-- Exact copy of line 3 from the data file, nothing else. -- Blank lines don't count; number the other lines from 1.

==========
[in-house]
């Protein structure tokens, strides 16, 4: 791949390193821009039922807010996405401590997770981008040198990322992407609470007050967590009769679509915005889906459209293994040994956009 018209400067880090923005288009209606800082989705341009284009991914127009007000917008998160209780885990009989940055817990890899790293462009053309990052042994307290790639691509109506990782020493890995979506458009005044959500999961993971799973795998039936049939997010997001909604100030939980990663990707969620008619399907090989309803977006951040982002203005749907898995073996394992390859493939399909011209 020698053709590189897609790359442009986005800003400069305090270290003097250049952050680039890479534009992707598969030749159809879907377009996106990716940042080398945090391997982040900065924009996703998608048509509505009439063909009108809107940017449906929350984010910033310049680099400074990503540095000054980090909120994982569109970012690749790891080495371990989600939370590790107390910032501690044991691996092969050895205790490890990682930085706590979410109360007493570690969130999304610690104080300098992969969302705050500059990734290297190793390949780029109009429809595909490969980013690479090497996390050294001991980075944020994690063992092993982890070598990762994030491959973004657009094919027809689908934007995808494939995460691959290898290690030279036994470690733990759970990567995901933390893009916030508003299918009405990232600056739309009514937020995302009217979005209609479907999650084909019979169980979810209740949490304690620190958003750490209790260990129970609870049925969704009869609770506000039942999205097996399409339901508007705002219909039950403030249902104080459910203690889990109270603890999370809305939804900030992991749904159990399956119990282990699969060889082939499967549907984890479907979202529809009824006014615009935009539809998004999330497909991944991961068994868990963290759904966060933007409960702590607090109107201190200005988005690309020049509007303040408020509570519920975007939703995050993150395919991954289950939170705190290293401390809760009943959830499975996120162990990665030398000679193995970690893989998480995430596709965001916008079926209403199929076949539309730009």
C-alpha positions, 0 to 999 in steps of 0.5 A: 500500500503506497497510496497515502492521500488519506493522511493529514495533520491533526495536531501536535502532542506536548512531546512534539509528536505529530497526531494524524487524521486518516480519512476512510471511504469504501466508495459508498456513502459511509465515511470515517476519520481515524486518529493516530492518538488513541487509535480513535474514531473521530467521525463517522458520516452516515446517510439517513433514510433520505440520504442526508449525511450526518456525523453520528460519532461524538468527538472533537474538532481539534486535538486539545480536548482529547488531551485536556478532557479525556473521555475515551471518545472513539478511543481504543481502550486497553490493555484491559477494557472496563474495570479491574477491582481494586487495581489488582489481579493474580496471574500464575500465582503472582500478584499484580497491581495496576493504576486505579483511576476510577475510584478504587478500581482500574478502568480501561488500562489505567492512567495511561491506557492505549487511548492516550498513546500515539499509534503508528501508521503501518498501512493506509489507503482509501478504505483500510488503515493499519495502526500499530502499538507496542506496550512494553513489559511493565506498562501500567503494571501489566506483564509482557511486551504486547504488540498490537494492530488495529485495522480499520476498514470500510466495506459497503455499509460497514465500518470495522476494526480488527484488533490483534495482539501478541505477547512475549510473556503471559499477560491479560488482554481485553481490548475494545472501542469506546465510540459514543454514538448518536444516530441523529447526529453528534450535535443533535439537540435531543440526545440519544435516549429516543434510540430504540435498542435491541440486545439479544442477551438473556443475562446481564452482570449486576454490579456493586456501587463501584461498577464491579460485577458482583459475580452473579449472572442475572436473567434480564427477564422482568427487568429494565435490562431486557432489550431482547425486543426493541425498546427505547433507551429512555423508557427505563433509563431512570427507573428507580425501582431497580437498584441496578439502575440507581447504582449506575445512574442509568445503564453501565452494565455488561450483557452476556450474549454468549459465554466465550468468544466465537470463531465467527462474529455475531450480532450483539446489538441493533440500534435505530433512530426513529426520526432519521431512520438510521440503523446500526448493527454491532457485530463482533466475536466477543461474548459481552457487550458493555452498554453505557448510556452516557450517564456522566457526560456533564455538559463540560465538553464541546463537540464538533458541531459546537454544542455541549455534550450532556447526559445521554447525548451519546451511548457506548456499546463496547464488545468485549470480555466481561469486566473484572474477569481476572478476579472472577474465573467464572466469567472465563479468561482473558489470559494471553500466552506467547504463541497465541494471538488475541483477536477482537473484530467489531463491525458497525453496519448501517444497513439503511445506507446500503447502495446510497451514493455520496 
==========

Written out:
C-alpha positions, 0 to 999 in steps of 0.5 A: 500500500503506497497510496497515502492521500488519506493522511493529514495533520491533526495536531501536535502532542506536548512531546512534539509528536505529530497526531494524524487524521486518516480519512476512510471511504469504501466508495459508498456513502459511509465515511470515517476519520481515524486518529493516530492518538488513541487509535480513535474514531473521530467521525463517522458520516452516515446517510439517513433514510433520505440520504442526508449525511450526518456525523453520528460519532461524538468527538472533537474538532481539534486535538486539545480536548482529547488531551485536556478532557479525556473521555475515551471518545472513539478511543481504543481502550486497553490493555484491559477494557472496563474495570479491574477491582481494586487495581489488582489481579493474580496471574500464575500465582503472582500478584499484580497491581495496576493504576486505579483511576476510577475510584478504587478500581482500574478502568480501561488500562489505567492512567495511561491506557492505549487511548492516550498513546500515539499509534503508528501508521503501518498501512493506509489507503482509501478504505483500510488503515493499519495502526500499530502499538507496542506496550512494553513489559511493565506498562501500567503494571501489566506483564509482557511486551504486547504488540498490537494492530488495529485495522480499520476498514470500510466495506459497503455499509460497514465500518470495522476494526480488527484488533490483534495482539501478541505477547512475549510473556503471559499477560491479560488482554481485553481490548475494545472501542469506546465510540459514543454514538448518536444516530441523529447526529453528534450535535443533535439537540435531543440526545440519544435516549429516543434510540430504540435498542435491541440486545439479544442477551438473556443475562446481564452482570449486576454490579456493586456501587463501584461498577464491579460485577458482583459475580452473579449472572442475572436473567434480564427477564422482568427487568429494565435490562431486557432489550431482547425486543426493541425498546427505547433507551429512555423508557427505563433509563431512570427507573428507580425501582431497580437498584441496578439502575440507581447504582449506575445512574442509568445503564453501565452494565455488561450483557452476556450474549454468549459465554466465550468468544466465537470463531465467527462474529455475531450480532450483539446489538441493533440500534435505530433512530426513529426520526432519521431512520438510521440503523446500526448493527454491532457485530463482533466475536466477543461474548459481552457487550458493555452498554453505557448510556452516557450517564456522566457526560456533564455538559463540560465538553464541546463537540464538533458541531459546537454544542455541549455534550450532556447526559445521554447525548451519546451511548457506548456499546463496547464488545468485549470480555466481561469486566473484572474477569481476572478476579472472577474465573467464572466469567472465563479468561482473558489470559494471553500466552506467547504463541497465541494471538488475541483477536477482537473484530467489531463491525458497525453496519448501517444497513439503511445506507446500503447502495446510497451514493455520496 